I’ve since carefully reproofed the pockets on one side of the front with Granger’s Waxed Cotton Dressing which as expected failed to resort the Aero’s original sandy colour  – in fact it’s gone quite dark and shiny, but at least dried to a less waxy mess than I anticipated. It certainly doesn’t look as good and smart as when it was new, but I got the g-friend to give me a damn good hosing (above) and the re-waxed outside pocket was dry inside, the patina’d one on the other side damp. And on the shoulder where I reproofed a bit, the droplets clearly pool on the wax while they get absorbed into the original, unpolished matt, tan section. So reproofing looks like it works but will re-patina and in my opinion ruin the jacket’s original appearance.


In a couple of weeks I’ll be riding back south to London during which time I’m bound to get rained on. More news then but as I’ve written elsewhere, to keep dry from all-day rain, whatever you wear, get an impermeable one-piece riding suit in coated nylon or better still, PVC, like the old style Rukka (left).

A couple of weeks later
I got rained on. At the end of a cold, 450-mile day, for two hours on the motorway and another two across town the skies let go. I pulled on my Rukka one-piece over my legs which stayed as dry as, same as my boots which I waxed months ago. But within an hour I could feel wet arms, as in Spain months earlier. And when I got back home I found the entire lining of the jacket was wet apart from a small patch in the middle of the back (below).

The inside pocket was wet with my phone and wallet – one place you hope to be dry. My thick merino cardigan was damp but kept the wet off my trunk, but the arms were soaked right through. Exterior pockets that I had judiciously wax-proofed a fortnight earlier also had wet contents, maybe through the zip. The jacket took a day or more to dry.
Imagine being mid-trip and having to put on a sodden Falstaff for another long day at 6–9°C. It’s possible that seepage through the jacket’s leaking arms may have spread right across the lining, but whatever the reason, it was soaked inside. Not good.

I’m informed the similar £500 Belstaff Trailmaster comes with a ‘waterproof seam-sealed jacket in light coated nylon‘ … and in the US this Melville wax jacket from Rev’It comes with a removable Hydratex waterproof membrane liner. I believe ‘oilskins’ must work on a certain level but there’s a message in there somewhere.

BMW F650 GS SE ~ pre-Morocco test run

Morocco trip report here.

I did a bit more work on the GS then loaded it up and took it out into the countryside for a spin. The last-minute jobs included:

  • Sizing up the Enduristan panniers on the Metal Mule rack.
  • Hard wiring in a 3-socket, 12-volt PTO off an accessory plug under the battery cover.
  • Fitting a larger side stand plate.
  • Fitting an Aerostich wool seat pad.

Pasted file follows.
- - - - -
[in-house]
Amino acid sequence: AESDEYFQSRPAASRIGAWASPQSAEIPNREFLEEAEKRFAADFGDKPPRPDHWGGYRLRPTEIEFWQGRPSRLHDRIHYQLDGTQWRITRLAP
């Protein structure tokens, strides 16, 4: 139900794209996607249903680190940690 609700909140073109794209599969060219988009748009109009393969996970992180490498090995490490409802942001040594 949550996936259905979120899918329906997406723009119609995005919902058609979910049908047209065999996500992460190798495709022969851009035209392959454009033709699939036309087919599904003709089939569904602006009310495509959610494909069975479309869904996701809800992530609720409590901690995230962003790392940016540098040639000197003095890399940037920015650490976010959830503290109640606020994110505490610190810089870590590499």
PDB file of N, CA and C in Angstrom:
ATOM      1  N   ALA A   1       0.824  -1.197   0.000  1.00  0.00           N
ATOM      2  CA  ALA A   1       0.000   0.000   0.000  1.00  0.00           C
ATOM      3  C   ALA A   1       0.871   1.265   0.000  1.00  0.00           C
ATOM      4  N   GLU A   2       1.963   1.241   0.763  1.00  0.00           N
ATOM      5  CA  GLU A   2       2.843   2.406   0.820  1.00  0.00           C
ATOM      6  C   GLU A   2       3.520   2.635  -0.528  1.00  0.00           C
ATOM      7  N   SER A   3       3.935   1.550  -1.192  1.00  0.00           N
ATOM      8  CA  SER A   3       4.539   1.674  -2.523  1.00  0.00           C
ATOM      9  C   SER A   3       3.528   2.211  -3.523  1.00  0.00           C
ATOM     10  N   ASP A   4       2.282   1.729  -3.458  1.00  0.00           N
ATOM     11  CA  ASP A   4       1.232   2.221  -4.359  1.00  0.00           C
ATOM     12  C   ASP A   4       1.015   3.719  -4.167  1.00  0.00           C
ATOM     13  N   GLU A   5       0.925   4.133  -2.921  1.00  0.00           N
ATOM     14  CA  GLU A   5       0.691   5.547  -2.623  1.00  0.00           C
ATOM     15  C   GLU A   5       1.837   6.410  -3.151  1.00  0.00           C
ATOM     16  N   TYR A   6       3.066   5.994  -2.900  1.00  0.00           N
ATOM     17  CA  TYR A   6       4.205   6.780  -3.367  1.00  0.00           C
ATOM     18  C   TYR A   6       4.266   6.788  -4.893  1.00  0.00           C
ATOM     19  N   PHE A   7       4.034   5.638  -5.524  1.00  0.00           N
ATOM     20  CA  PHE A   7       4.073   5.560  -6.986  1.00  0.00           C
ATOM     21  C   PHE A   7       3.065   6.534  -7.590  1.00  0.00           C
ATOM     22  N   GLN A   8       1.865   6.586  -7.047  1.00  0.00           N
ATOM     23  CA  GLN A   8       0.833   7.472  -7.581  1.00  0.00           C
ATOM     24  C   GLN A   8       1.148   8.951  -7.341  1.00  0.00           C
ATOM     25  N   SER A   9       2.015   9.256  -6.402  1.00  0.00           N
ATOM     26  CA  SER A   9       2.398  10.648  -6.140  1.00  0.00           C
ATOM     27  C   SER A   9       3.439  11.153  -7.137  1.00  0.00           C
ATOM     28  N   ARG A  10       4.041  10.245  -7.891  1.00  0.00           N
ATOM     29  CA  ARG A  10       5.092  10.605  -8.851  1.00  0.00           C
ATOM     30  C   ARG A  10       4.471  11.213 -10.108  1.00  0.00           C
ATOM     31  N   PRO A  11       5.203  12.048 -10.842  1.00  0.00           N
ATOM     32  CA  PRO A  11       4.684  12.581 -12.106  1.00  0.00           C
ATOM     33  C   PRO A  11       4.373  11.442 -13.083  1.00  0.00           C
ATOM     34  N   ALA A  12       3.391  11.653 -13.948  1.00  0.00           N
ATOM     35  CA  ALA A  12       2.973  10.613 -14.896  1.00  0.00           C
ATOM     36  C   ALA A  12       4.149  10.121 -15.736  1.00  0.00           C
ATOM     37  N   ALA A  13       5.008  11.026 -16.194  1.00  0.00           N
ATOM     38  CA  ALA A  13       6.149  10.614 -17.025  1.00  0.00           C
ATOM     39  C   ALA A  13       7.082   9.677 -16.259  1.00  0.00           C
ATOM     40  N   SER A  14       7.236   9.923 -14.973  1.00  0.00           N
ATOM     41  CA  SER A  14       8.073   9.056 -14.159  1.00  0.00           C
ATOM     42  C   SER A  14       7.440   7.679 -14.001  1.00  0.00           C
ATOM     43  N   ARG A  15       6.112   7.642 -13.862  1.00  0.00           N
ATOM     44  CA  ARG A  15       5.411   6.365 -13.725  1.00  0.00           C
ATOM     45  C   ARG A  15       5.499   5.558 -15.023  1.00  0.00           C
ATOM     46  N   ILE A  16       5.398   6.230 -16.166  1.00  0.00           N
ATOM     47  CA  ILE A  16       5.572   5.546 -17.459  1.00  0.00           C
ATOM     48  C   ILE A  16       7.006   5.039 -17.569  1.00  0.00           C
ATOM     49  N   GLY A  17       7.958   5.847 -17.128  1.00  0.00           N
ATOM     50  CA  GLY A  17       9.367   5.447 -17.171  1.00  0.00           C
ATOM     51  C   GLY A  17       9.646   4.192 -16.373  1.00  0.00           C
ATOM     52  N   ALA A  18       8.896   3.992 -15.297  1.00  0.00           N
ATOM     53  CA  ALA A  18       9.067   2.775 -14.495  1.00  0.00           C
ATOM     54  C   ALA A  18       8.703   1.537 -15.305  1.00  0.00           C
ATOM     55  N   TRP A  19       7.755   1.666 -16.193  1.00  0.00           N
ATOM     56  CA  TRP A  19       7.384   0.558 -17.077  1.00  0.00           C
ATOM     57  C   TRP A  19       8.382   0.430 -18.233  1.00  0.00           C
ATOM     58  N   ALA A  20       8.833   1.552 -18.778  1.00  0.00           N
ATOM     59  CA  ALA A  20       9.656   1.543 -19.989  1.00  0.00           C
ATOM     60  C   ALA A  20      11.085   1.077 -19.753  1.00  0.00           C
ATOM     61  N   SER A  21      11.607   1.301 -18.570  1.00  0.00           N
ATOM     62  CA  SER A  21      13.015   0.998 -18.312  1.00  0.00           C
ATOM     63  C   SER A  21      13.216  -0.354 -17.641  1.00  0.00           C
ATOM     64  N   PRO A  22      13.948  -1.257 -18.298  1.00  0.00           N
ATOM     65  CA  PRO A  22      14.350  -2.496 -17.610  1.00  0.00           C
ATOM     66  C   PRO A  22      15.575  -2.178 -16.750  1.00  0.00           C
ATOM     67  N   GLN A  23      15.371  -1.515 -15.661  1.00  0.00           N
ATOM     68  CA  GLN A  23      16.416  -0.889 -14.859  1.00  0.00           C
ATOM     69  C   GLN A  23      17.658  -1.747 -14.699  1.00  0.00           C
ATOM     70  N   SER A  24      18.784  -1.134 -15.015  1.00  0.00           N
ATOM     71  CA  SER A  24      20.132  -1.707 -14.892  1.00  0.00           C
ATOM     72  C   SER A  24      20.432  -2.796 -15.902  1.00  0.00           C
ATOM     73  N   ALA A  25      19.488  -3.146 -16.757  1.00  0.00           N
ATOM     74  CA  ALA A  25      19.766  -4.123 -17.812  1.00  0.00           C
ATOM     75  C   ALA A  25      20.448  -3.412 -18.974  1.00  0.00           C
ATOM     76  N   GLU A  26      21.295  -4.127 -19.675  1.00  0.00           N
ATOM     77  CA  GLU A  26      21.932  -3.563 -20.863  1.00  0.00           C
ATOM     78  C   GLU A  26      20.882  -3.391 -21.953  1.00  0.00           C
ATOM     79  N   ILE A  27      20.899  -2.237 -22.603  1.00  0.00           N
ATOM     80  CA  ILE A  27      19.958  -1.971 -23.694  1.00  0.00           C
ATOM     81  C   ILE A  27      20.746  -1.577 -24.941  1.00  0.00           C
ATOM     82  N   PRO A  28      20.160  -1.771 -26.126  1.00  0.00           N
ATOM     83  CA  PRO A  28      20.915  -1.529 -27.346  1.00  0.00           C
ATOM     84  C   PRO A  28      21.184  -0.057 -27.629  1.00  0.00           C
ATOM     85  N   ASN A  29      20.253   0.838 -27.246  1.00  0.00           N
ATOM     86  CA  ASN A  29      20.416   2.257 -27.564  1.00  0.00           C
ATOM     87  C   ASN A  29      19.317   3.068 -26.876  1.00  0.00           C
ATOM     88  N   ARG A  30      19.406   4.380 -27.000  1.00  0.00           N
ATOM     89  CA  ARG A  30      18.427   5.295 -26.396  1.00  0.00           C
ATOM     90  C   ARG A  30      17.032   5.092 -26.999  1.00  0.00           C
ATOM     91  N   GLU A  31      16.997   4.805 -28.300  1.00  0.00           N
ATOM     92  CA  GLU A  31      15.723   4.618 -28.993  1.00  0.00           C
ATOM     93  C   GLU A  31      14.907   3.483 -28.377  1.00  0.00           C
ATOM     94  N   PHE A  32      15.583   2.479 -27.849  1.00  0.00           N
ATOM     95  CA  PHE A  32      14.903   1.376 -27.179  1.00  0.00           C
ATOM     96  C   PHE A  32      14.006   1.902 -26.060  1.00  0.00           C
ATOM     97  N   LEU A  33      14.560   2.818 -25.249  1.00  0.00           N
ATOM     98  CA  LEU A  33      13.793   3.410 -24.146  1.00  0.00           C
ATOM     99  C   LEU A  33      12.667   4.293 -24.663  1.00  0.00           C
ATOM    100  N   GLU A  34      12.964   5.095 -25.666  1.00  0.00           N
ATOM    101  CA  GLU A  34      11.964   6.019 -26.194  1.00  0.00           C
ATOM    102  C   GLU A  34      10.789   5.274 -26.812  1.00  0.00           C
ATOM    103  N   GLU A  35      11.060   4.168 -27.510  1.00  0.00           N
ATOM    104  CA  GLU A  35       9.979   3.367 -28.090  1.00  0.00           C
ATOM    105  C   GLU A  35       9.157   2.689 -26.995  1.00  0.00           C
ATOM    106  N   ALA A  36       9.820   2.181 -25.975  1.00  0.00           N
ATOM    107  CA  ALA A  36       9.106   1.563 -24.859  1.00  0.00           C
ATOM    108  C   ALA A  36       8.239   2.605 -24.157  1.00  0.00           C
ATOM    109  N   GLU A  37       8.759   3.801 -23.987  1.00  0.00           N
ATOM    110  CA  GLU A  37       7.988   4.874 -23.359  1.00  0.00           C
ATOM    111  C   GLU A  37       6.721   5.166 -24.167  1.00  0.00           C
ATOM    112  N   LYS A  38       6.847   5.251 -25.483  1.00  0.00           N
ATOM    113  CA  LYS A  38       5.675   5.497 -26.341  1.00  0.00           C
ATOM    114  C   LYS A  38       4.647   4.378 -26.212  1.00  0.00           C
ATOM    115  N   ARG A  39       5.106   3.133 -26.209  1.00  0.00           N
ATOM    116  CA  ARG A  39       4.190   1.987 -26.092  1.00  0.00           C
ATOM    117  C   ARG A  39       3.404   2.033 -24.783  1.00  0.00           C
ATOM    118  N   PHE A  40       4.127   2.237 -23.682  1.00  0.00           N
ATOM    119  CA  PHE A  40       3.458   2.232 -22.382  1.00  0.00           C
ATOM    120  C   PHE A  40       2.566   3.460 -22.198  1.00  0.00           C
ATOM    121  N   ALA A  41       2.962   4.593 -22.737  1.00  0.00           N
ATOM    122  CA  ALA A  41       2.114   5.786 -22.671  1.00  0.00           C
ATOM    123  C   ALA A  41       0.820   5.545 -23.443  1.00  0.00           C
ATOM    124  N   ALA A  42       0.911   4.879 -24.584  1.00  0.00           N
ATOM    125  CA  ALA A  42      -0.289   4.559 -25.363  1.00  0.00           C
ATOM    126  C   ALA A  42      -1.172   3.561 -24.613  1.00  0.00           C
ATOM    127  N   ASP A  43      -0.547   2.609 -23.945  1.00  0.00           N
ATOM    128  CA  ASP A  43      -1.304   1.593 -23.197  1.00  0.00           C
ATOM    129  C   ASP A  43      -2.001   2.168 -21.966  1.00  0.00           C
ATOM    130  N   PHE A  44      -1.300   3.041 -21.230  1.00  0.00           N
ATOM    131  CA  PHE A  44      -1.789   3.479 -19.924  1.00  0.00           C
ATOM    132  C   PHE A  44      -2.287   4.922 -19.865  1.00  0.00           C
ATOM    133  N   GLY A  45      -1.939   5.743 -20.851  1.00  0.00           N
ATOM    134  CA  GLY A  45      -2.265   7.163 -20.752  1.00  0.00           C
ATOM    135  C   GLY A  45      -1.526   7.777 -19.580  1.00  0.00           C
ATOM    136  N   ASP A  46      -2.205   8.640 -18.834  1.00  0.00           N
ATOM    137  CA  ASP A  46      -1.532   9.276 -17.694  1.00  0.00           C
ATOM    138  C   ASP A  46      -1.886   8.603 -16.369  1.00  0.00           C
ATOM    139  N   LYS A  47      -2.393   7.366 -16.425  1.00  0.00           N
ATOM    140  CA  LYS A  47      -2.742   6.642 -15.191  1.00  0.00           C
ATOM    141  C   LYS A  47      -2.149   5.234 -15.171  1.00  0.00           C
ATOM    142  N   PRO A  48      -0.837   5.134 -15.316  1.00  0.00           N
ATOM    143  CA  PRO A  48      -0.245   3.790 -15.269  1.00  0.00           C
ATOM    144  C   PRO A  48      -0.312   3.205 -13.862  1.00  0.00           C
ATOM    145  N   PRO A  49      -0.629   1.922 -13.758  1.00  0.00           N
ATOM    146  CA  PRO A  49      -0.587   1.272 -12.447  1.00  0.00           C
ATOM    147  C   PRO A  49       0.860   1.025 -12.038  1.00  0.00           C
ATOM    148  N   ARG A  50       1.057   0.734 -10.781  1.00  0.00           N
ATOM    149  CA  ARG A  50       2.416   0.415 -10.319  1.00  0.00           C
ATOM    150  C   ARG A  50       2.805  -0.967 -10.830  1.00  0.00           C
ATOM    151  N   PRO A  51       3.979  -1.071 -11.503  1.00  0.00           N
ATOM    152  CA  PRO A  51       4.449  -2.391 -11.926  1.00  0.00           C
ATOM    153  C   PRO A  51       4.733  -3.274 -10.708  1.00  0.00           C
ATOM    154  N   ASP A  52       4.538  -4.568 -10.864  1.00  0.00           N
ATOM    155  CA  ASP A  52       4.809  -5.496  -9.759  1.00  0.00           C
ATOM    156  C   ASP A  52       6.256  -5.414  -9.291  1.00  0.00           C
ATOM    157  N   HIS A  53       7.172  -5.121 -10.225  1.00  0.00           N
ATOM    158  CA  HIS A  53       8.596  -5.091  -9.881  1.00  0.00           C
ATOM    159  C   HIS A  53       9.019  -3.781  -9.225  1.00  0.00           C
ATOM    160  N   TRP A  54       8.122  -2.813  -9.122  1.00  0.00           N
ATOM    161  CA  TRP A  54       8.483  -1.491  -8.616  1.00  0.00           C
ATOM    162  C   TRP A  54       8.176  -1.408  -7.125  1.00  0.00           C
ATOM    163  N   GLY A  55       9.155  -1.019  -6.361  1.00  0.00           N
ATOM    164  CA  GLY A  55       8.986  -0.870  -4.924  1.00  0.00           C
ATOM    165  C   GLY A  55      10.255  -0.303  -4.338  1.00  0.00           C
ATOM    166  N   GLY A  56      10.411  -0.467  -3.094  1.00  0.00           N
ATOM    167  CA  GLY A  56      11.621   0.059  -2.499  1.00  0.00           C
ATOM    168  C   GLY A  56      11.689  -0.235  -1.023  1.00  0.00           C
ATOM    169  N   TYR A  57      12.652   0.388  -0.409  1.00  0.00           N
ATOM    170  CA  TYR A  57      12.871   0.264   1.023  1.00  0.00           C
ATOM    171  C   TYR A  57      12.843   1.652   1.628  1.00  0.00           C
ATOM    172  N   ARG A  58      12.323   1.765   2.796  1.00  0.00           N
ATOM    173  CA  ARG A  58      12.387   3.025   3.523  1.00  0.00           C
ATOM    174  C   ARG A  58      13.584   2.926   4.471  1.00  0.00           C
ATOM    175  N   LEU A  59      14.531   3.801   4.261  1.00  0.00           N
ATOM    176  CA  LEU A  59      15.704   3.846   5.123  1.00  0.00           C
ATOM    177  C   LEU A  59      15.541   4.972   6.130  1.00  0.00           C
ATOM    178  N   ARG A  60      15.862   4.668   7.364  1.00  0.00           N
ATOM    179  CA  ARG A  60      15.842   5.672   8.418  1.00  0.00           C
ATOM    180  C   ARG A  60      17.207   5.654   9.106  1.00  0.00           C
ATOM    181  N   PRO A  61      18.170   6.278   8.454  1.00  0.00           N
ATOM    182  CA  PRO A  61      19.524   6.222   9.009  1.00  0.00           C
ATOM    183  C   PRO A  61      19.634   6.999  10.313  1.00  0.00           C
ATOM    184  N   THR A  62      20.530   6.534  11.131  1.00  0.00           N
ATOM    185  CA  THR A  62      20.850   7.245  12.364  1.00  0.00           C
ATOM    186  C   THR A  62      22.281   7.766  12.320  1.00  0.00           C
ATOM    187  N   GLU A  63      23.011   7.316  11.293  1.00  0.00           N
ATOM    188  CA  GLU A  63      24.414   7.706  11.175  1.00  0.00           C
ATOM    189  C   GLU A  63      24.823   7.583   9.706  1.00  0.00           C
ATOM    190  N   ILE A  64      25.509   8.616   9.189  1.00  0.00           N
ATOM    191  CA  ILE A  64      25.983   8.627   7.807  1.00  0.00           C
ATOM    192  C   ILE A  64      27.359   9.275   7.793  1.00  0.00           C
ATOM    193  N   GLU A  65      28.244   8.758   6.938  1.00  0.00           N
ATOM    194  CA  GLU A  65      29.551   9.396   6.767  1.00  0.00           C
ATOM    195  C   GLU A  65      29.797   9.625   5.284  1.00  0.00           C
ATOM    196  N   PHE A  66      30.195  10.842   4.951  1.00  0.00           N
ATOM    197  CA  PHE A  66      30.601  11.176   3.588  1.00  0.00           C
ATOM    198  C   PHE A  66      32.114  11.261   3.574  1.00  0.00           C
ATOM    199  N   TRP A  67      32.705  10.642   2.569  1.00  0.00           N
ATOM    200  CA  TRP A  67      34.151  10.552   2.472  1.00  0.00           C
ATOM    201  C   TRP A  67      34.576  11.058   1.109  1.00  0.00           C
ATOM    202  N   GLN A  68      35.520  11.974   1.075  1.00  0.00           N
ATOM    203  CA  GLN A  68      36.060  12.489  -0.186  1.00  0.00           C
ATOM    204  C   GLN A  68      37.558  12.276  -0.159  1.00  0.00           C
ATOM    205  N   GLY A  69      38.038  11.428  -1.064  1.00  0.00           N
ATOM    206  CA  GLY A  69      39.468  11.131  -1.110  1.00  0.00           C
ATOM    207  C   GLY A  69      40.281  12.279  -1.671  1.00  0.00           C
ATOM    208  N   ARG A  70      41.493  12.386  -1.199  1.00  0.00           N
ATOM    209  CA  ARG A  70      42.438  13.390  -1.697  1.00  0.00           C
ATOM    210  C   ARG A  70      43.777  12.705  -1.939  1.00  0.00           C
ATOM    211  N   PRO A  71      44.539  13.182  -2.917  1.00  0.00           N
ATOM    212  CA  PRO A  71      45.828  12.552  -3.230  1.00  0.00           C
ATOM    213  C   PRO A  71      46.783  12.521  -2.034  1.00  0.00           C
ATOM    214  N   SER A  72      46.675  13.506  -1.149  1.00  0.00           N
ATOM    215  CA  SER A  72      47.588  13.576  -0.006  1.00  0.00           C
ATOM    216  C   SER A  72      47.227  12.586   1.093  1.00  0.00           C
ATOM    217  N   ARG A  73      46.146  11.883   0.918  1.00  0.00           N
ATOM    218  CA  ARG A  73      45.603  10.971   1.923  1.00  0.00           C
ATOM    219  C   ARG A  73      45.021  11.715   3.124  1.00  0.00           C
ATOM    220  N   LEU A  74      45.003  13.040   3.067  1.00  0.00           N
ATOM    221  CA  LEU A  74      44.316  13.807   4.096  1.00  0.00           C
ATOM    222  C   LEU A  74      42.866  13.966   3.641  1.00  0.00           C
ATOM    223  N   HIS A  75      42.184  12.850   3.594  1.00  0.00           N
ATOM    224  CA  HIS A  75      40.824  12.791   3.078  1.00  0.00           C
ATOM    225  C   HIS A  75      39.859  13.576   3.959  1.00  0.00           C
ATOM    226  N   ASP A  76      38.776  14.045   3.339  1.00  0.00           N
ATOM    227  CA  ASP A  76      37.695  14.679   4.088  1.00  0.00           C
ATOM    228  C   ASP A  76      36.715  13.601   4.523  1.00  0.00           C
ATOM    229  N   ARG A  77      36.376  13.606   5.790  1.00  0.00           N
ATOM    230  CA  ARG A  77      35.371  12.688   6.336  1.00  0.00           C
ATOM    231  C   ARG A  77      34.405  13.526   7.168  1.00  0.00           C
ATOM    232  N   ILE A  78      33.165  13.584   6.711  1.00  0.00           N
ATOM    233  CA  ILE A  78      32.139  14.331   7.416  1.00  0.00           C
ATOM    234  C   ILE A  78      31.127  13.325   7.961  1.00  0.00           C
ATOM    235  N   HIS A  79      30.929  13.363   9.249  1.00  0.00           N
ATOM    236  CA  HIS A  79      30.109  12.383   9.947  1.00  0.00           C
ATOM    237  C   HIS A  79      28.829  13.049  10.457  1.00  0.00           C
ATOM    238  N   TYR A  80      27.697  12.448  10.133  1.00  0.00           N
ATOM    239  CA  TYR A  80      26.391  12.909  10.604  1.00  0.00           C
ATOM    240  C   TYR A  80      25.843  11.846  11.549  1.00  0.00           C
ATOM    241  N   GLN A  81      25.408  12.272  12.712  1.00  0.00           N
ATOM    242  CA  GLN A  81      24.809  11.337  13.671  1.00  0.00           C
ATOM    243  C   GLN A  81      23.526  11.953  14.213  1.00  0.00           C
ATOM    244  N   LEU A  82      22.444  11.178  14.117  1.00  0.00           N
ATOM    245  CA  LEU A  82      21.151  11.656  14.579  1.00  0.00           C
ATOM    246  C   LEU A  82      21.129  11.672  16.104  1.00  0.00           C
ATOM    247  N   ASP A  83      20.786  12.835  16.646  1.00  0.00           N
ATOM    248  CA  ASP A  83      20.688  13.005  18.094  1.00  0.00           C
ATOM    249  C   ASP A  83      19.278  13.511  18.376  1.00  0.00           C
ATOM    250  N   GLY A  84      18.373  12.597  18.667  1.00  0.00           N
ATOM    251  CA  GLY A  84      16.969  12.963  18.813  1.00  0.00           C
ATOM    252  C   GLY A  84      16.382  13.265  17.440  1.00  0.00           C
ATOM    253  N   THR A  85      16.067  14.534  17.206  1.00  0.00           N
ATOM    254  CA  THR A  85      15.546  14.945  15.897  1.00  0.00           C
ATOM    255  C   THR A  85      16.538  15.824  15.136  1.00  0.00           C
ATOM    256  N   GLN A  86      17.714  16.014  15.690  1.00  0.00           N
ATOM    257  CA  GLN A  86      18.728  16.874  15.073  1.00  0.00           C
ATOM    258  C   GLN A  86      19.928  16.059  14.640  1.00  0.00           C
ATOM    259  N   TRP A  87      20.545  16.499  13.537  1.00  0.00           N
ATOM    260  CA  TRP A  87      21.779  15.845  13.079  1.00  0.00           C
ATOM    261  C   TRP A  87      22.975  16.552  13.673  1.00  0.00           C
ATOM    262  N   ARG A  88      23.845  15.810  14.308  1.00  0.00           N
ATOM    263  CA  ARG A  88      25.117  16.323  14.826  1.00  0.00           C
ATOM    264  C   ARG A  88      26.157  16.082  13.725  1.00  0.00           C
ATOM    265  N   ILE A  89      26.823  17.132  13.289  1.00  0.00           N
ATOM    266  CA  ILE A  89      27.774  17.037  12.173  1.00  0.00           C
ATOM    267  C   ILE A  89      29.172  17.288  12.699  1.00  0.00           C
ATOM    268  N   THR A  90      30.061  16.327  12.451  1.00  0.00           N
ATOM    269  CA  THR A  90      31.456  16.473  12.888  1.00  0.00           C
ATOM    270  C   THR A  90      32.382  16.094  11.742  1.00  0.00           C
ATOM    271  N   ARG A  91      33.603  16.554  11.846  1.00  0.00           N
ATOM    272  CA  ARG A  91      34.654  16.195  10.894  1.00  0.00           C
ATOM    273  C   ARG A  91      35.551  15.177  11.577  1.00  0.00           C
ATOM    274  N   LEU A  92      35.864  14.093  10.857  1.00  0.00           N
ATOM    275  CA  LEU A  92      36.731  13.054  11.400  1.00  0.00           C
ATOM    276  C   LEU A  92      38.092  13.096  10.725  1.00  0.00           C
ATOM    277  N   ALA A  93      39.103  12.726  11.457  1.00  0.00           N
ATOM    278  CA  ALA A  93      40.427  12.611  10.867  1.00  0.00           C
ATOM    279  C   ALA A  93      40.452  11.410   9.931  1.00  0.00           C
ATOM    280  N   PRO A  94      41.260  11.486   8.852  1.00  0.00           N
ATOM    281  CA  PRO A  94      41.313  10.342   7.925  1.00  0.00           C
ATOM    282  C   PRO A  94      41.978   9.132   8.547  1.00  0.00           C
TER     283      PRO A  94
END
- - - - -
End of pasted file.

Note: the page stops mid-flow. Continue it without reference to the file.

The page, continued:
• Fitting a couple of thick canvas pouches onto the engine bars.

First discovery was that, at around half a metre long, the velcro straps on the Enduristan Monsoons were too short to throw over the back of the GS. They’d have been barely long enough even if the bike had not had a Metal Mule rack and would have flapped around on the offside as the 650 doesn’t have nice slab-sided sides like bikes of old. I believe throwovers are a throwback to simpler biking days when twin shocks kept them in place. These days, for overlanding I’m not convinced it’s a long-term solution to soft baggage – a rack is needed or they’ll melt on modern cat pipes. And if you have a rack you may as well mount them properly. This has always been my plan with the Monsoon’s for my own bike, after the Morocco job is done. I was offered hard panniers by a couple of manufacturers but turned them down.

Anyway, how to get round the strap shortage. In the end I decided on a solution with minimal intervention and easy field repair, and sewed in an extra six-inch loop with a mini snaplink to slip the Monsoon velcro bit back on itself (pictures below).

On the pipe side I hooked on a full-sized carabiner for the bag’s front location strap which clips to the pillion footrest; otherwise the strap would have melted on the nearby pipe for sure. And on the back of the rack I screwed on some hose clips with R clips to help locate the back location straps (see photos below).

Under the tank there are at least two more 12v power take-offs, assuming you have the right BMW lead (the white plug with three yellow wires in the photo). With a bit of experimenting two of the three wires got screwed onto a 3-plug cig lighter socket jammed on the bars with duct tape and a ziptie. As with many jobs here, if this was my bike I’d do a neater, more permanent job. (Or would I…?) I like bodging for the main reason that it’s quick to do and easy to repair and I like to think there is an art to it.

I read on ukgsers that these OE accessory sockets off the wiring loom are controlled by the ECU and disconnect fuselessly under all but the lightest loads (that’s why my heated vest is wired directly to the battery). I tried my mini air compressor in the plug and sure enough, it tripped after a couple of seconds, but worked after switching off and on (to trip again). Good to know, so I changed the leads on the pump to croc clips to wire directly to a lead I made off the heated vest connection.